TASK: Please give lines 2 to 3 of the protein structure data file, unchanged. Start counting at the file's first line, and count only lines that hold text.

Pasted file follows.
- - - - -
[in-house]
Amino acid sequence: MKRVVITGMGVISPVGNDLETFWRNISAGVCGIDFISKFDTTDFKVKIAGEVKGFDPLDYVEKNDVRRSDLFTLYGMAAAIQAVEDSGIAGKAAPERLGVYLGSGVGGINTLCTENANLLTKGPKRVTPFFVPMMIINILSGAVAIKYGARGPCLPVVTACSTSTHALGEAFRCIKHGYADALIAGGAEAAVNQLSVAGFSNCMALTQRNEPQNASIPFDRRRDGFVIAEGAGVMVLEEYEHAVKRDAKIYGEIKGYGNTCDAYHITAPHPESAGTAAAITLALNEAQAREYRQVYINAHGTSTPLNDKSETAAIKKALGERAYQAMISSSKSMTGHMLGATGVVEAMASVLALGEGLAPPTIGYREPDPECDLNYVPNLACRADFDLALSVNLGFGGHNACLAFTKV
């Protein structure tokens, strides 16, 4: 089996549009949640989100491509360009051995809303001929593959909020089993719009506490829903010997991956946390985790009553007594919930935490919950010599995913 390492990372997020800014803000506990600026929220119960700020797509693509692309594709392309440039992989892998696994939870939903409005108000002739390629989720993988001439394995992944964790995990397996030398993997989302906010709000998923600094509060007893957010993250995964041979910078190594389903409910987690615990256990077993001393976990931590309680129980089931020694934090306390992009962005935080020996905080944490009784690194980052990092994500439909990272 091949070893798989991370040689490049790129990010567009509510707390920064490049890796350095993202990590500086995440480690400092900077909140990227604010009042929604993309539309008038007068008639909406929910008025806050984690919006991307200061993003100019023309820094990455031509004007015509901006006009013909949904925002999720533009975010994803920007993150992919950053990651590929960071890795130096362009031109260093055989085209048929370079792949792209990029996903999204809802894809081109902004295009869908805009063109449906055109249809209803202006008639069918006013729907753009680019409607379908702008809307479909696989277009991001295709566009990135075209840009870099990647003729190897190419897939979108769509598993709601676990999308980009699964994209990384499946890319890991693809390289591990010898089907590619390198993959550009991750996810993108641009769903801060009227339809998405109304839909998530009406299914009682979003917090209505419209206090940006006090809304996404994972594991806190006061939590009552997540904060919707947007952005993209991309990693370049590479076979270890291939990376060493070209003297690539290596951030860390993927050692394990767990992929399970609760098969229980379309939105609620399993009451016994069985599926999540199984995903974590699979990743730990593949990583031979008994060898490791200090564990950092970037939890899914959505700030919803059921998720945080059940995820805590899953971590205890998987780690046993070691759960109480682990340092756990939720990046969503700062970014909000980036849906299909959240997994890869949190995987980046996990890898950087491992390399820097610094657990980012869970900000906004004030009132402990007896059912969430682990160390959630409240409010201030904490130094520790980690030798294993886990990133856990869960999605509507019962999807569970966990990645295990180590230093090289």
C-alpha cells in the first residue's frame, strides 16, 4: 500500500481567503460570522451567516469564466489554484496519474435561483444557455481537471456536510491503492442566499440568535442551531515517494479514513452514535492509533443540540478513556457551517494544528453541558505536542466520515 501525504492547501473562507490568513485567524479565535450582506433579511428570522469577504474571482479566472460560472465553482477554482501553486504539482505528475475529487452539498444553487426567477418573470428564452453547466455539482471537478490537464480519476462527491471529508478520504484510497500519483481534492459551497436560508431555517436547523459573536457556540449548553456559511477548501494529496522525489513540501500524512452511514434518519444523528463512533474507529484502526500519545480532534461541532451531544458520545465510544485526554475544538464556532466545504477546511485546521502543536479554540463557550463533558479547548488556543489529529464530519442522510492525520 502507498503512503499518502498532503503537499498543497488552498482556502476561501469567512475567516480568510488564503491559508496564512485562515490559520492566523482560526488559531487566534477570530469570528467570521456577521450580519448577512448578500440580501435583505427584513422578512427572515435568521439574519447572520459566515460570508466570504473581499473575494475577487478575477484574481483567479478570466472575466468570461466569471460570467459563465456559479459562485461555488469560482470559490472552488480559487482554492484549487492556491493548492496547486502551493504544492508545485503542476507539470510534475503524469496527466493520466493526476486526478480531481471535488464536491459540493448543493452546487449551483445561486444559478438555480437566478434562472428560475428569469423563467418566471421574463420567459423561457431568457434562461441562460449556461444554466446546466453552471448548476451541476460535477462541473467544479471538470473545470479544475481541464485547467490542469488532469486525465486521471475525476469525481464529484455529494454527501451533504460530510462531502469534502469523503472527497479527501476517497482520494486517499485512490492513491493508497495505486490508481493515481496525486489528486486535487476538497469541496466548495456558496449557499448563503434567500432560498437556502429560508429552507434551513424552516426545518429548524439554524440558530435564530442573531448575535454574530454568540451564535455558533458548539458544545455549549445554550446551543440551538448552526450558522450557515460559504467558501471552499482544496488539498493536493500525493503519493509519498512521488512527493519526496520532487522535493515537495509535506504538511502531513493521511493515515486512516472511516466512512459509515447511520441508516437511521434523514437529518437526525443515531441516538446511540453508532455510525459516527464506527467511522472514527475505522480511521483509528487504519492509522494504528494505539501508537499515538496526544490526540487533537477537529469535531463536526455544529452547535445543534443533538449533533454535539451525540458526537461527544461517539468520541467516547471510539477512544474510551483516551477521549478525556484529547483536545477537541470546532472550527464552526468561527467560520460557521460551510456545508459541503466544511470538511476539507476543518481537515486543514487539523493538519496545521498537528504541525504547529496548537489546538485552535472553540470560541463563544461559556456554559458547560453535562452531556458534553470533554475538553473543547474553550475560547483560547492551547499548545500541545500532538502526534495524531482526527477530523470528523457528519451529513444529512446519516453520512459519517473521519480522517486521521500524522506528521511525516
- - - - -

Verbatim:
Amino acid sequence: MKRVVITGMGVISPVGNDLETFWRNISAGVCGIDFISKFDTTDFKVKIAGEVKGFDPLDYVEKNDVRRSDLFTLYGMAAAIQAVEDSGIAGKAAPERLGVYLGSGVGGINTLCTENANLLTKGPKRVTPFFVPMMIINILSGAVAIKYGARGPCLPVVTACSTSTHALGEAFRCIKHGYADALIAGGAEAAVNQLSVAGFSNCMALTQRNEPQNASIPFDRRRDGFVIAEGAGVMVLEEYEHAVKRDAKIYGEIKGYGNTCDAYHITAPHPESAGTAAAITLALNEAQAREYRQVYINAHGTSTPLNDKSETAAIKKALGERAYQAMISSSKSMTGHMLGATGVVEAMASVLALGEGLAPPTIGYREPDPECDLNYVPNLACRADFDLALSVNLGFGGHNACLAFTKV
């Protein structure tokens, strides 16, 4: 089996549009949640989100491509360009051995809303001929593959909020089993719009506490829903010997991956946390985790009553007594919930935490919950010599995913 390492990372997020800014803000506990600026929220119960700020797509693509692309594709392309440039992989892998696994939870939903409005108000002739390629989720993988001439394995992944964790995990397996030398993997989302906010709000998923600094509060007893957010993250995964041979910078190594389903409910987690615990256990077993001393976990931590309680129980089931020694934090306390992009962005935080020996905080944490009784690194980052990092994500439909990272 091949070893798989991370040689490049790129990010567009509510707390920064490049890796350095993202990590500086995440480690400092900077909140990227604010009042929604993309539309008038007068008639909406929910008025806050984690919006991307200061993003100019023309820094990455031509004007015509901006006009013909949904925002999720533009975010994803920007993150992919950053990651590929960071890795130096362009031109260093055989085209048929370079792949792209990029996903999204809802894809081109902004295009869908805009063109449906055109249809209803202006008639069918006013729907753009680019409607379908702008809307479909696989277009991001295709566009990135075209840009870099990647003729190897190419897939979108769509598993709601676990999308980009699964994209990384499946890319890991693809390289591990010898089907590619390198993959550009991750996810993108641009769903801060009227339809998405109304839909998530009406299914009682979003917090209505419209206090940006006090809304996404994972594991806190006061939590009552997540904060919707947007952005993209991309990693370049590479076979270890291939990376060493070209003297690539290596951030860390993927050692394990767990992929399970609760098969229980379309939105609620399993009451016994069985599926999540199984995903974590699979990743730990593949990583031979008994060898490791200090564990950092970037939890899914959505700030919803059921998720945080059940995820805590899953971590205890998987780690046993070691759960109480682990340092756990939720990046969503700062970014909000980036849906299909959240997994890869949190995987980046996990890898950087491992390399820097610094657990980012869970900000906004004030009132402990007896059912969430682990160390959630409240409010201030904490130094520790980690030798294993886990990133856990869960999605509507019962999807569970966990990645295990180590230093090289």